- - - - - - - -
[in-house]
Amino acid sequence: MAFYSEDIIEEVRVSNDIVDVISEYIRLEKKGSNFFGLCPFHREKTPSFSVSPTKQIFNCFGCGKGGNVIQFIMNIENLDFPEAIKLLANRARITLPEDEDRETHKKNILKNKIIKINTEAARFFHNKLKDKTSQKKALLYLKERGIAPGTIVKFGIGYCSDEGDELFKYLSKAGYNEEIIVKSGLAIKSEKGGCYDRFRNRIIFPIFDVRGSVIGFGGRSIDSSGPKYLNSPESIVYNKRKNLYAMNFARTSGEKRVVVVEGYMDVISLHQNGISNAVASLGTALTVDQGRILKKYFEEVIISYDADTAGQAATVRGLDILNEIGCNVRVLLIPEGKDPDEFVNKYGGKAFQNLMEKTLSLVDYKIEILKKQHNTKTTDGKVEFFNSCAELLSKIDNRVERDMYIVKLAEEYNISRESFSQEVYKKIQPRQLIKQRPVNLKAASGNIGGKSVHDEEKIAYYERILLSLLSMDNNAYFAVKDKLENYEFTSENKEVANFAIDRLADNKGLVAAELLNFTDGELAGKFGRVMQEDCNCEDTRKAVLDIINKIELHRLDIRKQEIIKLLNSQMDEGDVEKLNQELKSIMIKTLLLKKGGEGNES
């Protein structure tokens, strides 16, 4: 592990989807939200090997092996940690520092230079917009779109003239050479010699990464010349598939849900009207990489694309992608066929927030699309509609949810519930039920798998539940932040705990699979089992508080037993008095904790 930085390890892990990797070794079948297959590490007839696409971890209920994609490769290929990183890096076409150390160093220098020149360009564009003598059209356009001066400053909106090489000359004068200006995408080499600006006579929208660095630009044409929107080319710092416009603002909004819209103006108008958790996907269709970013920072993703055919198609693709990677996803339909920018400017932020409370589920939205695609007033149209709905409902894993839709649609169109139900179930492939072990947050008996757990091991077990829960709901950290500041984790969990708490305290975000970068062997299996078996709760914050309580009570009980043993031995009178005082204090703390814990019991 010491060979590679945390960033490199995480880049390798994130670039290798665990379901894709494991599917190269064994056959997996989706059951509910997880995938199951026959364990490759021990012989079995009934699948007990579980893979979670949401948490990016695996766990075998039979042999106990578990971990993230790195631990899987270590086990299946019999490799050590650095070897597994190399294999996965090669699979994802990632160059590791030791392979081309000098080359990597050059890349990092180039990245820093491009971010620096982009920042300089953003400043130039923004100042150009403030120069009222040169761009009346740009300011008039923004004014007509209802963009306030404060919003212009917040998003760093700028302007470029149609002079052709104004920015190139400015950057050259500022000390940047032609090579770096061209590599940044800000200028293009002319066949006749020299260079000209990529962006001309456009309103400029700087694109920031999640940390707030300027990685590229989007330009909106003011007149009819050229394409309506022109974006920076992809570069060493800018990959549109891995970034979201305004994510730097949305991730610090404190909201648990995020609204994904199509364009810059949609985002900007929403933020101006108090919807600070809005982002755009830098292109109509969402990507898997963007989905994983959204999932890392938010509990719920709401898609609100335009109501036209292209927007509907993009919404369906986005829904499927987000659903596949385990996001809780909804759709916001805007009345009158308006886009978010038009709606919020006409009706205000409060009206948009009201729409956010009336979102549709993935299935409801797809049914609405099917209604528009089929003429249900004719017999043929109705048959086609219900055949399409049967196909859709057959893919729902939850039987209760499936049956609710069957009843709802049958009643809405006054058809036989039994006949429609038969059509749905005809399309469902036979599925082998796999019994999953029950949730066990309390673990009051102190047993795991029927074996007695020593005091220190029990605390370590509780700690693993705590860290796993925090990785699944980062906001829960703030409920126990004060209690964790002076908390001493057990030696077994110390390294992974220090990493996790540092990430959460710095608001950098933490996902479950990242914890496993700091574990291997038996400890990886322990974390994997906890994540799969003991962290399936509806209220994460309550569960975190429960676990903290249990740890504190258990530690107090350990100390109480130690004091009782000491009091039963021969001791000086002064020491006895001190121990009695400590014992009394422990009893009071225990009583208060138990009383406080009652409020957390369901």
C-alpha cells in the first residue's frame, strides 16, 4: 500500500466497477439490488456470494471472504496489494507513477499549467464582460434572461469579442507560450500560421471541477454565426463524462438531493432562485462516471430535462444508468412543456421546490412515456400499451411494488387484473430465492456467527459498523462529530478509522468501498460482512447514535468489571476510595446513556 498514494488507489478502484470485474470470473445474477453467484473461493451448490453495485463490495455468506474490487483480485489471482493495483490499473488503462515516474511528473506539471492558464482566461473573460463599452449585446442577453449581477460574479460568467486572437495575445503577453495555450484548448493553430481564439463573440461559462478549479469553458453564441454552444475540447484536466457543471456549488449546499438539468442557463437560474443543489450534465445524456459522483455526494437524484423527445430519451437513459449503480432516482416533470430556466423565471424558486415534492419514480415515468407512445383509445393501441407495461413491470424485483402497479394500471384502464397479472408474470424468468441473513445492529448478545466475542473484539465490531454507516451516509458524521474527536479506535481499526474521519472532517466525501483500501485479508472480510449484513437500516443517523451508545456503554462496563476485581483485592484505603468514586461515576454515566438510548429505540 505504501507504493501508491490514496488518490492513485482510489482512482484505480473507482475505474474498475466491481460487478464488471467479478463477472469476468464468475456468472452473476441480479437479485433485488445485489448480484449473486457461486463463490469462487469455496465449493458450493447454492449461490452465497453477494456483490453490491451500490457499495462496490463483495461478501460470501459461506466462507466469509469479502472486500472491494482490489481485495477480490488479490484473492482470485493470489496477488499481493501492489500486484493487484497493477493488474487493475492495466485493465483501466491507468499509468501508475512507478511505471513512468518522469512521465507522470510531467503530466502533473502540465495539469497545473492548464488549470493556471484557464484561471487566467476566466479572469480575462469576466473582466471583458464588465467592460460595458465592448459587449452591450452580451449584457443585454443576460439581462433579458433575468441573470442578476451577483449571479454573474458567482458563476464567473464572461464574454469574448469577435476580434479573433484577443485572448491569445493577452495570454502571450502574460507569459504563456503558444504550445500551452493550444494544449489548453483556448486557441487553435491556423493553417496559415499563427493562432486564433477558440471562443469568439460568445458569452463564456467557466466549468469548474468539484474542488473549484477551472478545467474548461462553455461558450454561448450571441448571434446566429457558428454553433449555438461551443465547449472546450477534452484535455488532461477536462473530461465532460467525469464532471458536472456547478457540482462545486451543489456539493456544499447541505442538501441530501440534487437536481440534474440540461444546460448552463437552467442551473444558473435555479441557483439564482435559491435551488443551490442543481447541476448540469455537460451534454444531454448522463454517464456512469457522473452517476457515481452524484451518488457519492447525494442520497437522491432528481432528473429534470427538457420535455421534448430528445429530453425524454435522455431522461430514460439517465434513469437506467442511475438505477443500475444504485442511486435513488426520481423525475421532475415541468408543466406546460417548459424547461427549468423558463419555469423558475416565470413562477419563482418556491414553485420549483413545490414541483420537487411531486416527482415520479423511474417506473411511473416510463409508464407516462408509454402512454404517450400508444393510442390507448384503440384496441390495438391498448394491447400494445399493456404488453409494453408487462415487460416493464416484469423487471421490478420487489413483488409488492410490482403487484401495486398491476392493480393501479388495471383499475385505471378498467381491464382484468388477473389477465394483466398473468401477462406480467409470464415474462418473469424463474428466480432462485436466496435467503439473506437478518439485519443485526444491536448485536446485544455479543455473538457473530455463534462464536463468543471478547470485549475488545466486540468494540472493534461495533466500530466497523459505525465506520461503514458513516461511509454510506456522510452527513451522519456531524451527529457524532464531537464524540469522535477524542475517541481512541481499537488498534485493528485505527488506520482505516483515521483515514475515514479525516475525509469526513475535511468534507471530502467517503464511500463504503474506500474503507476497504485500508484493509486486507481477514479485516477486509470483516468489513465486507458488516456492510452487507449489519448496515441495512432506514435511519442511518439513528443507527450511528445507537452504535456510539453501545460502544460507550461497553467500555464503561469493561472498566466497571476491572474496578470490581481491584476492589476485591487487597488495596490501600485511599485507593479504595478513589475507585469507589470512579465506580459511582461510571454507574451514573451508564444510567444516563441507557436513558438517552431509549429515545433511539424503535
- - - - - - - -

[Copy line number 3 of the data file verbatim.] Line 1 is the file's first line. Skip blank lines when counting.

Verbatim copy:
């Protein structure tokens, strides 16, 4: 592990989807939200090997092996940690520092230079917009779109003239050479010699990464010349598939849900009207990489694309992608066929927030699309509609949810519930039920798998539940932040705990699979089992508080037993008095904790 930085390890892990990797070794079948297959590490007839696409971890209920994609490769290929990183890096076409150390160093220098020149360009564009003598059209356009001066400053909106090489000359004068200006995408080499600006006579929208660095630009044409929107080319710092416009603002909004819209103006108008958790996907269709970013920072993703055919198609693709990677996803339909920018400017932020409370589920939205695609007033149209709905409902894993839709649609169109139900179930492939072990947050008996757990091991077990829960709901950290500041984790969990708490305290975000970068062997299996078996709760914050309580009570009980043993031995009178005082204090703390814990019991 010491060979590679945390960033490199995480880049390798994130670039290798665990379901894709494991599917190269064994056959997996989706059951509910997880995938199951026959364990490759021990012989079995009934699948007990579980893979979670949401948490990016695996766990075998039979042999106990578990971990993230790195631990899987270590086990299946019999490799050590650095070897597994190399294999996965090669699979994802990632160059590791030791392979081309000098080359990597050059890349990092180039990245820093491009971010620096982009920042300089953003400043130039923004100042150009403030120069009222040169761009009346740009300011008039923004004014007509209802963009306030404060919003212009917040998003760093700028302007470029149609002079052709104004920015190139400015950057050259500022000390940047032609090579770096061209590599940044800000200028293009002319066949006749020299260079000209990529962006001309456009309103400029700087694109920031999640940390707030300027990685590229989007330009909106003011007149009819050229394409309506022109974006920076992809570069060493800018990959549109891995970034979201305004994510730097949305991730610090404190909201648990995020609204994904199509364009810059949609985002900007929403933020101006108090919807600070809005982002755009830098292109109509969402990507898997963007989905994983959204999932890392938010509990719920709401898609609100335009109501036209292209927007509907993009919404369906986005829904499927987000659903596949385990996001809780909804759709916001805007009345009158308006886009978010038009709606919020006409009706205000409060009206948009009201729409956010009336979102549709993935299935409801797809049914609405099917209604528009089929003429249900004719017999043929109705048959086609219900055949399409049967196909859709057959893919729902939850039987209760499936049956609710069957009843709802049958009643809405006054058809036989039994006949429609038969059509749905005809399309469902036979599925082998796999019994999953029950949730066990309390673990009051102190047993795991029927074996007695020593005091220190029990605390370590509780700690693993705590860290796993925090990785699944980062906001829960703030409920126990004060209690964790002076908390001493057990030696077994110390390294992974220090990493996790540092990430959460710095608001950098933490996902479950990242914890496993700091574990291997038996400890990886322990974390994997906890994540799969003991962290399936509806209220994460309550569960975190429960676990903290249990740890504190258990530690107090350990100390109480130690004091009782000491009091039963021969001791000086002064020491006895001190121990009695400590014992009394422990009893009071225990009583208060138990009383406080009652409020957390369901």